Office gynaecology is a mainstay of practice for many of the readers of O&G Magazine and may well become more important in the future, with pressure to deliver more care on an outpatient basis. While the topics covered by the articles in this issue may seem familiar, in each case there are advances in techniques, therapy and accepted practice that can add to the armoury of clinicians.
One theme of this issue is that procedures that may previously have been performed in the operating theatre are now available in the outpatient setting, especially in the case of hysteroscopy. Two articles, one by Khadoun Aweidah and another by Nomiko Kobayashi and Boon Lim, describe the equipment and practice of office hysteroscopy. Using small-diameter modern hysteroscopes and a non-speculum vaginoscopic entry technique, women can receive diagnostic and other hysteroscopic procedures without the need for a general anaesthetic. Astrid Budden reports on her experiences in outpatient hysteroscopic insertion of the Essure sterilisation device. She reports performing over 200 cases, mostly without anaesthesia, providing an alternative to laparoscopic sterilisation.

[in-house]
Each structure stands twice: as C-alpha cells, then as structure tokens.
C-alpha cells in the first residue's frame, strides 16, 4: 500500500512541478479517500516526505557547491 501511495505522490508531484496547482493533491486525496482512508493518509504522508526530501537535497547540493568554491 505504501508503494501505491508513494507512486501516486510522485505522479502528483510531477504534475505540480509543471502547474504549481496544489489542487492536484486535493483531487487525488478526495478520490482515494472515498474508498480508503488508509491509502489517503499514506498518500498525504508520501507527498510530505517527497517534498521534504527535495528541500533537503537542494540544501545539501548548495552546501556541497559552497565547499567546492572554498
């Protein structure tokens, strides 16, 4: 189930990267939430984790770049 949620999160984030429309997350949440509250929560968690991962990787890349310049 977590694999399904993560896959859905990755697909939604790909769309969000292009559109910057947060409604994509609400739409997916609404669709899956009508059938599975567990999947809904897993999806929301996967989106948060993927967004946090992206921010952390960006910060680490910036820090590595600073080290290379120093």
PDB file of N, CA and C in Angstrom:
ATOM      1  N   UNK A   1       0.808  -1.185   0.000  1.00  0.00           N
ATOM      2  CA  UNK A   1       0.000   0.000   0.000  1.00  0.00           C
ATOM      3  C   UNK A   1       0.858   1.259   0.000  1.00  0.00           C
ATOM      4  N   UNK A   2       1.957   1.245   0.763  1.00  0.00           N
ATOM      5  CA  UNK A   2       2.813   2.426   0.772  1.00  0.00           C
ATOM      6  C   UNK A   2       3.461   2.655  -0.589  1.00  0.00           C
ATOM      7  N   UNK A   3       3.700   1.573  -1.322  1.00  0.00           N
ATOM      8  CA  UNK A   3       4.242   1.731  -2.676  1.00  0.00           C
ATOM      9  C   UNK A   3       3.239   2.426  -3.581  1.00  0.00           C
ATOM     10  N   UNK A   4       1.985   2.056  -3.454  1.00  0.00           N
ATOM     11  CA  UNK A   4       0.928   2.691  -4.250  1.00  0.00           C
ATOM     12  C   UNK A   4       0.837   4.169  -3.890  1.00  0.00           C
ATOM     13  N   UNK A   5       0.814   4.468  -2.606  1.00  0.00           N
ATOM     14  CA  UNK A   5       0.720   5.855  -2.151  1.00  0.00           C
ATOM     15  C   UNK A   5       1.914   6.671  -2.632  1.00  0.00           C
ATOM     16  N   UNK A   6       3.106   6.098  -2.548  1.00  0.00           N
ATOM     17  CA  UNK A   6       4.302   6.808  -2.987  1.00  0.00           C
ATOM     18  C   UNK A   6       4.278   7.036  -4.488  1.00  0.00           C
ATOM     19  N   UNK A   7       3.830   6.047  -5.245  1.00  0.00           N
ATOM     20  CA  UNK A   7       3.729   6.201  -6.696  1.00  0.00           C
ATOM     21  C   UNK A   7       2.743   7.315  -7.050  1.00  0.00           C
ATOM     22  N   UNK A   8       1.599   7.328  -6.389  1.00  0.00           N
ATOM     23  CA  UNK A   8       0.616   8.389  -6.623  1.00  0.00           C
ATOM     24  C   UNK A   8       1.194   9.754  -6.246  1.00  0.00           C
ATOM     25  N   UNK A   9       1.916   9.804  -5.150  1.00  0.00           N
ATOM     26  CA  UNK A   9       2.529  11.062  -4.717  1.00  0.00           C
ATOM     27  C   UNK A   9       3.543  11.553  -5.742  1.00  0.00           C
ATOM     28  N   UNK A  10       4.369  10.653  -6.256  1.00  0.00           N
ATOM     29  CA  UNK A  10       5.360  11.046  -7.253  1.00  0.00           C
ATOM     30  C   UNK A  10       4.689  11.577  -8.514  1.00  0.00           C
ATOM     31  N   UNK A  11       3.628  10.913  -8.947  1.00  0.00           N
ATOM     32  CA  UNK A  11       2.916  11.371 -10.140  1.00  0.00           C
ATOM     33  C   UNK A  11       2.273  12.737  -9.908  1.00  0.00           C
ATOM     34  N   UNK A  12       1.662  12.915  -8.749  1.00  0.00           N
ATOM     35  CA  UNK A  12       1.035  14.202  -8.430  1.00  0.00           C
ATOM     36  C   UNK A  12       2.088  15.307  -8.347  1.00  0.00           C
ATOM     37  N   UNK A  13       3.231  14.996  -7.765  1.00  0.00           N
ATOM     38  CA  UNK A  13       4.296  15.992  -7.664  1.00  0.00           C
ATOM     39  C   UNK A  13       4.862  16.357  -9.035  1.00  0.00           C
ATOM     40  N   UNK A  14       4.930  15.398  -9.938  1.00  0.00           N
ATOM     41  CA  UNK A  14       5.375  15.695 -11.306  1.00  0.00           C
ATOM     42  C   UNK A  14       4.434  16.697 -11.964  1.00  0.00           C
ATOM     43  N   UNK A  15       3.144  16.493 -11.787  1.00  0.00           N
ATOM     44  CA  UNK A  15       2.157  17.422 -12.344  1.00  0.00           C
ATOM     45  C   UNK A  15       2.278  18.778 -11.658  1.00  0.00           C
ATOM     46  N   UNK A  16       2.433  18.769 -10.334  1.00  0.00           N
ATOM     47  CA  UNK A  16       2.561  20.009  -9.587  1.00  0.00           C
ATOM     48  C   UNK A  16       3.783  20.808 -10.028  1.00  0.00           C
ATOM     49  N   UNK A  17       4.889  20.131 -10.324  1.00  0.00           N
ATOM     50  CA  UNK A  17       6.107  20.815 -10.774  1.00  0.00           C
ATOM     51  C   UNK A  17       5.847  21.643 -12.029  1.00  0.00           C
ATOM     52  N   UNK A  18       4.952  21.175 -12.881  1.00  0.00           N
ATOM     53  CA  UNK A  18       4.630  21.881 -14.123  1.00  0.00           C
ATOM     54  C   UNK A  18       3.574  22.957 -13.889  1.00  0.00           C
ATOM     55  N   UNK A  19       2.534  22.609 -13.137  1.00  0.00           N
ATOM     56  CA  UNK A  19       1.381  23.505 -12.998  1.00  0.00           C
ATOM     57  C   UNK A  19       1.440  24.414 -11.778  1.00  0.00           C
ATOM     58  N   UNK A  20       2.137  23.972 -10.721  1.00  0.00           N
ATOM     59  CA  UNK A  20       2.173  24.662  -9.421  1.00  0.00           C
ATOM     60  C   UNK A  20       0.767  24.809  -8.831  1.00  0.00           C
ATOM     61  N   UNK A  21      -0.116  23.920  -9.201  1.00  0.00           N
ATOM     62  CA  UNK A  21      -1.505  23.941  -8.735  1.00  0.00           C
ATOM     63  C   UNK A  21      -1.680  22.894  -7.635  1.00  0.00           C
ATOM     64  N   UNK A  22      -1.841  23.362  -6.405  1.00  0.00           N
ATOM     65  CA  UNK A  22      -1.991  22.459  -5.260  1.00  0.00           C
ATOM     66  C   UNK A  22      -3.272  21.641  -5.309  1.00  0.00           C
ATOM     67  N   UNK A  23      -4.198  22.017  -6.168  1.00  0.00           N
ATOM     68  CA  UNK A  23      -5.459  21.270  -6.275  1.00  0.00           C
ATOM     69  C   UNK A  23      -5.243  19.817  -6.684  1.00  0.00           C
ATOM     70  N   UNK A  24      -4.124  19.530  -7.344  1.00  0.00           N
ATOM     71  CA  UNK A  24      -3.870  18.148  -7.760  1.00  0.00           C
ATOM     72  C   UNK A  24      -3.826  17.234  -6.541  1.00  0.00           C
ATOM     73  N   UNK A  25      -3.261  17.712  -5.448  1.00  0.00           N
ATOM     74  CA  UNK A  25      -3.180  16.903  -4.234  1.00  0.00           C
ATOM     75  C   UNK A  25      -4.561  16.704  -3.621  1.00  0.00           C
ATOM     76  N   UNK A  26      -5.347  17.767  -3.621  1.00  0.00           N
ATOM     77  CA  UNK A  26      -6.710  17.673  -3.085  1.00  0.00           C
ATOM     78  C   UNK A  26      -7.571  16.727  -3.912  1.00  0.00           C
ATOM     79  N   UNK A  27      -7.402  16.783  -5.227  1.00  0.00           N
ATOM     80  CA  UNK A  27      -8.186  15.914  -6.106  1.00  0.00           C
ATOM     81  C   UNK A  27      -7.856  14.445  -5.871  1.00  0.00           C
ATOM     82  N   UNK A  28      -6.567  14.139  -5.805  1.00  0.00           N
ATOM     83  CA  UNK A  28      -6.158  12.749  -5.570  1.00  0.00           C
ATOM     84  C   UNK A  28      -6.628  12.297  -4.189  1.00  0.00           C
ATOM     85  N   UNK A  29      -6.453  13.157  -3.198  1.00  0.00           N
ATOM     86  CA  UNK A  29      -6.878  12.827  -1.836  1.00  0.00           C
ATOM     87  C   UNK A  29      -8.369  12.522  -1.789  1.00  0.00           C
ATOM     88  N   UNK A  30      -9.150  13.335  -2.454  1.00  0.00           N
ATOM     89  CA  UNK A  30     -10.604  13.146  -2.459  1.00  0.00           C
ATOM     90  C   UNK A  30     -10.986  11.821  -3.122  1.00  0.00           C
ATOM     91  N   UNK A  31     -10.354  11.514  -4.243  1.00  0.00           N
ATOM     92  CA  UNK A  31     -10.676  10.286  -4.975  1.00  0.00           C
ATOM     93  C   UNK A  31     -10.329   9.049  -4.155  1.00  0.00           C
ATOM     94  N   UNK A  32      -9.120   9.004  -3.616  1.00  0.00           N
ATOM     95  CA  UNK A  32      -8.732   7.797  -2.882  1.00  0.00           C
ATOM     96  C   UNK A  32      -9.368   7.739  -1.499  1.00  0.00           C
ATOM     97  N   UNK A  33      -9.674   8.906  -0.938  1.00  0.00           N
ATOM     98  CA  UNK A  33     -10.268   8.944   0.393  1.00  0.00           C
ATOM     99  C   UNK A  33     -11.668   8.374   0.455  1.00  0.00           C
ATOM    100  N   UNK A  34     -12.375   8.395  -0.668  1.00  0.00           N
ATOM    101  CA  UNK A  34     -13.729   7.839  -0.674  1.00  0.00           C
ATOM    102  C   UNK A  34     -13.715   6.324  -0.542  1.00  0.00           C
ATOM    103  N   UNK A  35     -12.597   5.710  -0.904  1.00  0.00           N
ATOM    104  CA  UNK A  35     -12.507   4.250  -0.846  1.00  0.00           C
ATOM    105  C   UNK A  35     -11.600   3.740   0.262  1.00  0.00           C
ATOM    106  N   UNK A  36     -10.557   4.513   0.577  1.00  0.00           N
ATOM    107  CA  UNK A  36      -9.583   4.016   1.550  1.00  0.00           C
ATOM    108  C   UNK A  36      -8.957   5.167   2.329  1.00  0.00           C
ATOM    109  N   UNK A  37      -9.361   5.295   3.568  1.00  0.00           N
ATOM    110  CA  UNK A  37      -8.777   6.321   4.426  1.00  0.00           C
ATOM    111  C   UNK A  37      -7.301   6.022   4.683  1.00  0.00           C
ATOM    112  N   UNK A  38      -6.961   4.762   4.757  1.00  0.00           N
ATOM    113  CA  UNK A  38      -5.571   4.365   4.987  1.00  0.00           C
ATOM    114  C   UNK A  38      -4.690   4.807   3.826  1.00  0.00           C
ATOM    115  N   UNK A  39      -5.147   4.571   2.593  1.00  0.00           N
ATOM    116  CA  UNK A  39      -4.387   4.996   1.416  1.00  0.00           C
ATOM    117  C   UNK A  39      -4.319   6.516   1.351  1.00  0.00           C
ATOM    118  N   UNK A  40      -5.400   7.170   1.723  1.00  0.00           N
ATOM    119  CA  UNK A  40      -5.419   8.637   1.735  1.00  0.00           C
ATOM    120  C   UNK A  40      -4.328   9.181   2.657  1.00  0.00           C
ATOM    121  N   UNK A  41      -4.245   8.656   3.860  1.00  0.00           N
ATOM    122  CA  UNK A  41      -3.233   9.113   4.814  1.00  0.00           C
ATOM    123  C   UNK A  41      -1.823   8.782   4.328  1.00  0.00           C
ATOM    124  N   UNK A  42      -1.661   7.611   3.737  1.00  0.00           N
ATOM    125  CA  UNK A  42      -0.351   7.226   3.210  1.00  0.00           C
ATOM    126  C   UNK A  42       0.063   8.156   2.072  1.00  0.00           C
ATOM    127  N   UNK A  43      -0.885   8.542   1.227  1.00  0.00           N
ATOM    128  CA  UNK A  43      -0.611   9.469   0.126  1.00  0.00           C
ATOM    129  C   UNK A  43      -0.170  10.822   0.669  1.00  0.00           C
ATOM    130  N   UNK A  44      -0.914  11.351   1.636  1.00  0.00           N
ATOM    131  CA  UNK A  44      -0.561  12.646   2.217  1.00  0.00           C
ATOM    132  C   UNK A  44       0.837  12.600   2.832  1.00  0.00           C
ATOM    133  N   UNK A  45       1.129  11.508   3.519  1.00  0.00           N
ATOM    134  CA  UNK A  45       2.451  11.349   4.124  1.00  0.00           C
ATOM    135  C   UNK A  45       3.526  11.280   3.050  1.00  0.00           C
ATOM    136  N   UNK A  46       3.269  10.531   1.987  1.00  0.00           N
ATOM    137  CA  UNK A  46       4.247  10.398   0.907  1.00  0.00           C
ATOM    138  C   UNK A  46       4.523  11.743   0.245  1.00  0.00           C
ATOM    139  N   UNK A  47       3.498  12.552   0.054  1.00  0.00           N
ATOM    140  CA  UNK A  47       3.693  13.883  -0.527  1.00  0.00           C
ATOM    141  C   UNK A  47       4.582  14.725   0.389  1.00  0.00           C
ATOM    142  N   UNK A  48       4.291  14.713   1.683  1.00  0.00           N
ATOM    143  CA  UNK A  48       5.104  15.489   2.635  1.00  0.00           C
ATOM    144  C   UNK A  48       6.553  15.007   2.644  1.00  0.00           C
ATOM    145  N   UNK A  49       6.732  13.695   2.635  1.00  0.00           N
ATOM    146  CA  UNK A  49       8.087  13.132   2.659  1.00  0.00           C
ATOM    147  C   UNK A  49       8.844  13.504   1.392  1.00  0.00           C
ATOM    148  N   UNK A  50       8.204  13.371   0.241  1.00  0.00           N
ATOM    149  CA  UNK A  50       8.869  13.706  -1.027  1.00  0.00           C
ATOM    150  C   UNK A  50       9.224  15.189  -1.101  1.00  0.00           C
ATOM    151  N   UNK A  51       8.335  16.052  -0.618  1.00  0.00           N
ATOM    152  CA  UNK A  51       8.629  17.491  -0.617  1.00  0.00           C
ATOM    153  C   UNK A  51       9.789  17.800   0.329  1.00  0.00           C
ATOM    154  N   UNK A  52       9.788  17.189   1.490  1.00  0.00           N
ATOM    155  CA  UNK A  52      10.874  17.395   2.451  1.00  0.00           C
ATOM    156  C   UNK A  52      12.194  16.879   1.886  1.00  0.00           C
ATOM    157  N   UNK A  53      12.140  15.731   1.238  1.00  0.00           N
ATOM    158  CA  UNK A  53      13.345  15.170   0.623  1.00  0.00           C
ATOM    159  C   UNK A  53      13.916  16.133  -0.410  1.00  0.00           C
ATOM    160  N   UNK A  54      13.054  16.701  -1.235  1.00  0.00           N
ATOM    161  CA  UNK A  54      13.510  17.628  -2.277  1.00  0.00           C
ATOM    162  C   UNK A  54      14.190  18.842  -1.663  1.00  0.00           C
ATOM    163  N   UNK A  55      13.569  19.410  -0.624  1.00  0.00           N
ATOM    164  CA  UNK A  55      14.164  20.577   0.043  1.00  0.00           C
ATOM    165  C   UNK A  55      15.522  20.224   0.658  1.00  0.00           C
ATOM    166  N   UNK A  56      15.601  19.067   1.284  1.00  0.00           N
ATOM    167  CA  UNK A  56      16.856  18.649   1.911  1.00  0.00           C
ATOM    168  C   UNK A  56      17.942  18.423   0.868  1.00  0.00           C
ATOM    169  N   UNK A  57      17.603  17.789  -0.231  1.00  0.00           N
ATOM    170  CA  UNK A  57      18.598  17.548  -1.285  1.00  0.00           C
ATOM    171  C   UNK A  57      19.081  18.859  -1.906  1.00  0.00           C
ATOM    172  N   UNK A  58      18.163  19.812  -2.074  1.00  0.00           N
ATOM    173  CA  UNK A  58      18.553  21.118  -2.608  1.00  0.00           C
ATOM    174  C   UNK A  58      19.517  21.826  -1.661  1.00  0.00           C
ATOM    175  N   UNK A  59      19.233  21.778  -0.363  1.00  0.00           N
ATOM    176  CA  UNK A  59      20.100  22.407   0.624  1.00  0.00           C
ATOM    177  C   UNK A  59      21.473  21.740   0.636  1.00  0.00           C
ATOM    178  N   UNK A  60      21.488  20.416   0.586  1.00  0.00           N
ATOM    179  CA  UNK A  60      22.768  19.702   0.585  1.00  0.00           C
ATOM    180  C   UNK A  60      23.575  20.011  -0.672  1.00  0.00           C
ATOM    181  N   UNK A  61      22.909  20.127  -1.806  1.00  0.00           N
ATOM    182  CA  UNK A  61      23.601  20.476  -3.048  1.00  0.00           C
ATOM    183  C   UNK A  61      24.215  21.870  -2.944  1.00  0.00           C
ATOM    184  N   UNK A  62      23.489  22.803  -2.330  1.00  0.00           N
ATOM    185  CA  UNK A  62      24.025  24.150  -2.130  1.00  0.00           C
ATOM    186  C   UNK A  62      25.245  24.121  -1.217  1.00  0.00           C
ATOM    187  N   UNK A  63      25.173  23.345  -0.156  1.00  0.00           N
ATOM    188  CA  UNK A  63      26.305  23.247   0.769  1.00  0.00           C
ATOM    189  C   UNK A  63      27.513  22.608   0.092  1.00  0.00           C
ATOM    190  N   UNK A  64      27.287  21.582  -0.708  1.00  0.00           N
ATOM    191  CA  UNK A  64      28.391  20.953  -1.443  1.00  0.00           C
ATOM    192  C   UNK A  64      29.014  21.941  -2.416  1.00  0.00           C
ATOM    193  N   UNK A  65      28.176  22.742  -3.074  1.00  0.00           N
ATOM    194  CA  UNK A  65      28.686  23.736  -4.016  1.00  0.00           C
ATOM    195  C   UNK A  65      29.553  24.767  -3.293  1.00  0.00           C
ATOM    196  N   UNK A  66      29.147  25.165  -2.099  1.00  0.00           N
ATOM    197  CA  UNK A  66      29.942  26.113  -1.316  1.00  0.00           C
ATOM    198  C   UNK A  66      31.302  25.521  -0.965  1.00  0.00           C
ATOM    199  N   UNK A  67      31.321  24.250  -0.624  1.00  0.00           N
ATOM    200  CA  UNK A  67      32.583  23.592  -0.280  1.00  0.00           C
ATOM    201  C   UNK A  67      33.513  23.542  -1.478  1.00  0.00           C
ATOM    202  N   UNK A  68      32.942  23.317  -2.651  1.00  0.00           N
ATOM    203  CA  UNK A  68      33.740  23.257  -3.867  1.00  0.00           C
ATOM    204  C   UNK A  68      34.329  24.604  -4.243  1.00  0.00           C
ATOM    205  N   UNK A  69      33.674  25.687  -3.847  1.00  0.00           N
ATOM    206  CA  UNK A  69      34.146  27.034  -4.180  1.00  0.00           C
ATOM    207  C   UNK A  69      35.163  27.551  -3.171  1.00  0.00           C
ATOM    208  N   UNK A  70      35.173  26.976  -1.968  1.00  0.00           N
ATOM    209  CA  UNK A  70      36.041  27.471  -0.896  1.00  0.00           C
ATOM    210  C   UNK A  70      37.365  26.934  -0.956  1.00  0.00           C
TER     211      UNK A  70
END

In addition to procedural articles, this issue further discusses common gynaecological consultations. There are excellent updates on the management of chronic pelvic pain, polycystic ovarian syndrome, contraception, infertility, vaginal discharge and other common presentations. Finally, there are two articles on cervical dysplasia. Louise Farrell provides an update on colposcopy while Ian Hammond gives a succinct summary of the impending changes in the Australian National Cervical Screening Program, proposed to begin in 2016. These changes represent a substantial change in screening frequency and technique with a two-yearly Pap smear being replaced by a five-yearly HPV test and are essential reading for anyone involved in cervical screening.